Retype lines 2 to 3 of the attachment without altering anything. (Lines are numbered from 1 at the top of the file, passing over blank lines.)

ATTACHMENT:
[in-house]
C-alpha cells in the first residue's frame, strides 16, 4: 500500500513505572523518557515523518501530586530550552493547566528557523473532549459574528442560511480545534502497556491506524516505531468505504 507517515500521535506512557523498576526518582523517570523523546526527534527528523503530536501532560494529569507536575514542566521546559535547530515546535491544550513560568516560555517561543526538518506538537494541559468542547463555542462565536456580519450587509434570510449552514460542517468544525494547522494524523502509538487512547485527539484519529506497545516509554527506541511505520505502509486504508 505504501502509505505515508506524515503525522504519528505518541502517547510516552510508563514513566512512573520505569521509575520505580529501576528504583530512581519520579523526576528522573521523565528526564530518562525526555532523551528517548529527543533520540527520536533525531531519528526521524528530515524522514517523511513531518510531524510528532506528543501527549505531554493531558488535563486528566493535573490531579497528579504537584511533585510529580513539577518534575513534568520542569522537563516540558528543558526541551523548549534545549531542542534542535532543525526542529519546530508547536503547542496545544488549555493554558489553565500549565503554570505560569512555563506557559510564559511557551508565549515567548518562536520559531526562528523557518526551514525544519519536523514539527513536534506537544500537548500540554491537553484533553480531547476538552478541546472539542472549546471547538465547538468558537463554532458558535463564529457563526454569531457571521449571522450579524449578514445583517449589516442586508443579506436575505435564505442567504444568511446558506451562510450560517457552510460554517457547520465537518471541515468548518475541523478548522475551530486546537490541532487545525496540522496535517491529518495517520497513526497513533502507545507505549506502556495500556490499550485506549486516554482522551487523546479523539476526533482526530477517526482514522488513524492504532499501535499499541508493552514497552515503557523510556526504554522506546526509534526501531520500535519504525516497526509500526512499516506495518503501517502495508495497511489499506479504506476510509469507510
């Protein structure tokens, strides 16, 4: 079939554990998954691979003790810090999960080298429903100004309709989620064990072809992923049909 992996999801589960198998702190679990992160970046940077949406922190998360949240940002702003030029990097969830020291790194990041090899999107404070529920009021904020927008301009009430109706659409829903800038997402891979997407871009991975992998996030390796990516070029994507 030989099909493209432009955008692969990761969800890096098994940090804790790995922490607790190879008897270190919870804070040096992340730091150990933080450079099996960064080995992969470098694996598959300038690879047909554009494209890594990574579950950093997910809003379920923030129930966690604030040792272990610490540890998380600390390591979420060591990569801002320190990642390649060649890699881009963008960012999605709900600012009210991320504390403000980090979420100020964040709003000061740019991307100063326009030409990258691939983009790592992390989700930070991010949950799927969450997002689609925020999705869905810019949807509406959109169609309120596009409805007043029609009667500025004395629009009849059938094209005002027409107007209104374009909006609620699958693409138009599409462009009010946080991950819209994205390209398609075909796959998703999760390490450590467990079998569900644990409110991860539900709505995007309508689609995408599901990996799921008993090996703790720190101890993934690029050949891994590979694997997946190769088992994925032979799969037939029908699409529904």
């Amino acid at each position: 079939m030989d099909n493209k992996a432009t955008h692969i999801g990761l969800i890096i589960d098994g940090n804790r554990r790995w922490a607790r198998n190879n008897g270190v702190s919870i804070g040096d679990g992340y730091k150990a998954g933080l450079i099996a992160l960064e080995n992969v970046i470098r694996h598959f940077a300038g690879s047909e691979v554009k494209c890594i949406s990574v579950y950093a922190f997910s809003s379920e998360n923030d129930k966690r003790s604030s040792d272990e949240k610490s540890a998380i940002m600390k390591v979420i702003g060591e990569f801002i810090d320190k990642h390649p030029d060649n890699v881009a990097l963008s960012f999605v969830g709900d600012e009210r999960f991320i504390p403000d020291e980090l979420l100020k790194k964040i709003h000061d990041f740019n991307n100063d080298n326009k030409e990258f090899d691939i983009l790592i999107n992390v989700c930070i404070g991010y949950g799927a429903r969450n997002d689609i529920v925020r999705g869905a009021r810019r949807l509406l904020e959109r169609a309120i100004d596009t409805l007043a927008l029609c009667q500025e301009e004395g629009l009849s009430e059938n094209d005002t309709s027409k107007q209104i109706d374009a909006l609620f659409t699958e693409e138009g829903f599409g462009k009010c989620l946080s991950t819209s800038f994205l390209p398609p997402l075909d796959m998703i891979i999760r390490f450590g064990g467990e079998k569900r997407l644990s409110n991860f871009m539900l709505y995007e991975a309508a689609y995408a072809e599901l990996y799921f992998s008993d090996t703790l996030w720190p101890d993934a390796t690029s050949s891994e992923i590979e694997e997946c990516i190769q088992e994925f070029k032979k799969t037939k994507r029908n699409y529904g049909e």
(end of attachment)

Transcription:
C-alpha cells in the first residue's frame, strides 16, 4: 500500500513505572523518557515523518501530586530550552493547566528557523473532549459574528442560511480545534502497556491506524516505531468505504 507517515500521535506512557523498576526518582523517570523523546526527534527528523503530536501532560494529569507536575514542566521546559535547530515546535491544550513560568516560555517561543526538518506538537494541559468542547463555542462565536456580519450587509434570510449552514460542517468544525494547522494524523502509538487512547485527539484519529506497545516509554527506541511505520505502509486504508 505504501502509505505515508506524515503525522504519528505518541502517547510516552510508563514513566512512573520505569521509575520505580529501576528504583530512581519520579523526576528522573521523565528526564530518562525526555532523551528517548529527543533520540527520536533525531531519528526521524528530515524522514517523511513531518510531524510528532506528543501527549505531554493531558488535563486528566493535573490531579497528579504537584511533585510529580513539577518534575513534568520542569522537563516540558528543558526541551523548549534545549531542542534542535532543525526542529519546530508547536503547542496545544488549555493554558489553565500549565503554570505560569512555563506557559510564559511557551508565549515567548518562536520559531526562528523557518526551514525544519519536523514539527513536534506537544500537548500540554491537553484533553480531547476538552478541546472539542472549546471547538465547538468558537463554532458558535463564529457563526454569531457571521449571522450579524449578514445583517449589516442586508443579506436575505435564505442567504444568511446558506451562510450560517457552510460554517457547520465537518471541515468548518475541523478548522475551530486546537490541532487545525496540522496535517491529518495517520497513526497513533502507545507505549506502556495500556490499550485506549486516554482522551487523546479523539476526533482526530477517526482514522488513524492504532499501535499499541508493552514497552515503557523510556526504554522506546526509534526501531520500535519504525516497526509500526512499516506495518503501517502495508495497511489499506479504506476510509469507510
């Protein structure tokens, strides 16, 4: 079939554990998954691979003790810090999960080298429903100004309709989620064990072809992923049909 992996999801589960198998702190679990992160970046940077949406922190998360949240940002702003030029990097969830020291790194990041090899999107404070529920009021904020927008301009009430109706659409829903800038997402891979997407871009991975992998996030390796990516070029994507 030989099909493209432009955008692969990761969800890096098994940090804790790995922490607790190879008897270190919870804070040096992340730091150990933080450079099996960064080995992969470098694996598959300038690879047909554009494209890594990574579950950093997910809003379920923030129930966690604030040792272990610490540890998380600390390591979420060591990569801002320190990642390649060649890699881009963008960012999605709900600012009210991320504390403000980090979420100020964040709003000061740019991307100063326009030409990258691939983009790592992390989700930070991010949950799927969450997002689609925020999705869905810019949807509406959109169609309120596009409805007043029609009667500025004395629009009849059938094209005002027409107007209104374009909006609620699958693409138009599409462009009010946080991950819209994205390209398609075909796959998703999760390490450590467990079998569900644990409110991860539900709505995007309508689609995408599901990996799921008993090996703790720190101890993934690029050949891994590979694997997946190769088992994925032979799969037939029908699409529904």